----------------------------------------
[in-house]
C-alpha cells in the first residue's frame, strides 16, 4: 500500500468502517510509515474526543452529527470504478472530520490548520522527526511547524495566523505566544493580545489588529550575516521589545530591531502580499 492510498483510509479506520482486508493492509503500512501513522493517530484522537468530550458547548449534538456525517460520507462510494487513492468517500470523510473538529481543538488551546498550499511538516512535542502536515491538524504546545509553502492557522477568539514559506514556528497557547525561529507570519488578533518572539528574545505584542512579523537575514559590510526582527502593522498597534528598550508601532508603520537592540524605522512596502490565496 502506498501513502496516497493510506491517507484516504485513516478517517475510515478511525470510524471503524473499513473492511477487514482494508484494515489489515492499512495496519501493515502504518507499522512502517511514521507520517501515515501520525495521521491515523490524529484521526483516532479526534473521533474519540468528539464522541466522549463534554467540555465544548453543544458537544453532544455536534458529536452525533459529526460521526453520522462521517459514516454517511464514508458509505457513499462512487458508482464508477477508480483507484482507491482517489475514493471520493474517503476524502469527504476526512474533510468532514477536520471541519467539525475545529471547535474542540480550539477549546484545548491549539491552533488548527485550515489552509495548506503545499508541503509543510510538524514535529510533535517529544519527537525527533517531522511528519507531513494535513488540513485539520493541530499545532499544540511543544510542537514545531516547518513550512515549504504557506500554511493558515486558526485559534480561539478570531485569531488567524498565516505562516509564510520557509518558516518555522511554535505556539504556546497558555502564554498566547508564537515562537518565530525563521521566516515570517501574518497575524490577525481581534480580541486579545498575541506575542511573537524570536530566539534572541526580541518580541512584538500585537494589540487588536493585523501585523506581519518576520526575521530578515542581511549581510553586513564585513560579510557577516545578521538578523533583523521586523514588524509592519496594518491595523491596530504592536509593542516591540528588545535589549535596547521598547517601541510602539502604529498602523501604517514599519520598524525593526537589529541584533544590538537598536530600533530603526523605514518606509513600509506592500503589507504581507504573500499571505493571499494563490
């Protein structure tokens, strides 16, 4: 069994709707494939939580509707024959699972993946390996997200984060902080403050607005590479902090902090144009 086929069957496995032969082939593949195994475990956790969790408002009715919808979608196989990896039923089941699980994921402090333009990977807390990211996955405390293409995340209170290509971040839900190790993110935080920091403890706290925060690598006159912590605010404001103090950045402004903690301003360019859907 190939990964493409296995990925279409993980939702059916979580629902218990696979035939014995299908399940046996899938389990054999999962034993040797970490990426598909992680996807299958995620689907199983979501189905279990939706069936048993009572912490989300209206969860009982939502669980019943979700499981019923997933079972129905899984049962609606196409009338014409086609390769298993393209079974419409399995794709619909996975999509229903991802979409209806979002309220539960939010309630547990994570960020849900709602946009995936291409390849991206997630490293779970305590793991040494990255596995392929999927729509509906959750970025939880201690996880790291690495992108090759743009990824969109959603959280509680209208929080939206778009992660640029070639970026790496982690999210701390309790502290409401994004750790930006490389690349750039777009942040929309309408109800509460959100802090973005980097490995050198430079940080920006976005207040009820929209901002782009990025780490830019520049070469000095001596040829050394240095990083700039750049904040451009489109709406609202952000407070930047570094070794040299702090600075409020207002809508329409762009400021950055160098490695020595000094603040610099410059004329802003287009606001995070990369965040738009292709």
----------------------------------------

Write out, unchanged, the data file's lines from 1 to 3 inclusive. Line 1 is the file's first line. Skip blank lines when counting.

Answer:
[in-house]
C-alpha cells in the first residue's frame, strides 16, 4: 500500500468502517510509515474526543452529527470504478472530520490548520522527526511547524495566523505566544493580545489588529550575516521589545530591531502580499 492510498483510509479506520482486508493492509503500512501513522493517530484522537468530550458547548449534538456525517460520507462510494487513492468517500470523510473538529481543538488551546498550499511538516512535542502536515491538524504546545509553502492557522477568539514559506514556528497557547525561529507570519488578533518572539528574545505584542512579523537575514559590510526582527502593522498597534528598550508601532508603520537592540524605522512596502490565496 502506498501513502496516497493510506491517507484516504485513516478517517475510515478511525470510524471503524473499513473492511477487514482494508484494515489489515492499512495496519501493515502504518507499522512502517511514521507520517501515515501520525495521521491515523490524529484521526483516532479526534473521533474519540468528539464522541466522549463534554467540555465544548453543544458537544453532544455536534458529536452525533459529526460521526453520522462521517459514516454517511464514508458509505457513499462512487458508482464508477477508480483507484482507491482517489475514493471520493474517503476524502469527504476526512474533510468532514477536520471541519467539525475545529471547535474542540480550539477549546484545548491549539491552533488548527485550515489552509495548506503545499508541503509543510510538524514535529510533535517529544519527537525527533517531522511528519507531513494535513488540513485539520493541530499545532499544540511543544510542537514545531516547518513550512515549504504557506500554511493558515486558526485559534480561539478570531485569531488567524498565516505562516509564510520557509518558516518555522511554535505556539504556546497558555502564554498566547508564537515562537518565530525563521521566516515570517501574518497575524490577525481581534480580541486579545498575541506575542511573537524570536530566539534572541526580541518580541512584538500585537494589540487588536493585523501585523506581519518576520526575521530578515542581511549581510553586513564585513560579510557577516545578521538578523533583523521586523514588524509592519496594518491595523491596530504592536509593542516591540528588545535589549535596547521598547517601541510602539502604529498602523501604517514599519520598524525593526537589529541584533544590538537598536530600533530603526523605514518606509513600509506592500503589507504581507504573500499571505493571499494563490
């Protein structure tokens, strides 16, 4: 069994709707494939939580509707024959699972993946390996997200984060902080403050607005590479902090902090144009 086929069957496995032969082939593949195994475990956790969790408002009715919808979608196989990896039923089941699980994921402090333009990977807390990211996955405390293409995340209170290509971040839900190790993110935080920091403890706290925060690598006159912590605010404001103090950045402004903690301003360019859907 190939990964493409296995990925279409993980939702059916979580629902218990696979035939014995299908399940046996899938389990054999999962034993040797970490990426598909992680996807299958995620689907199983979501189905279990939706069936048993009572912490989300209206969860009982939502669980019943979700499981019923997933079972129905899984049962609606196409009338014409086609390769298993393209079974419409399995794709619909996975999509229903991802979409209806979002309220539960939010309630547990994570960020849900709602946009995936291409390849991206997630490293779970305590793991040494990255596995392929999927729509509906959750970025939880201690996880790291690495992108090759743009990824969109959603959280509680209208929080939206778009992660640029070639970026790496982690999210701390309790502290409401994004750790930006490389690349750039777009942040929309309408109800509460959100802090973005980097490995050198430079940080920006976005207040009820929209901002782009990025780490830019520049070469000095001596040829050394240095990083700039750049904040451009489109709406609202952000407070930047570094070794040299702090600075409020207002809508329409762009400021950055160098490695020595000094603040610099410059004329802003287009606001995070990369965040738009292709």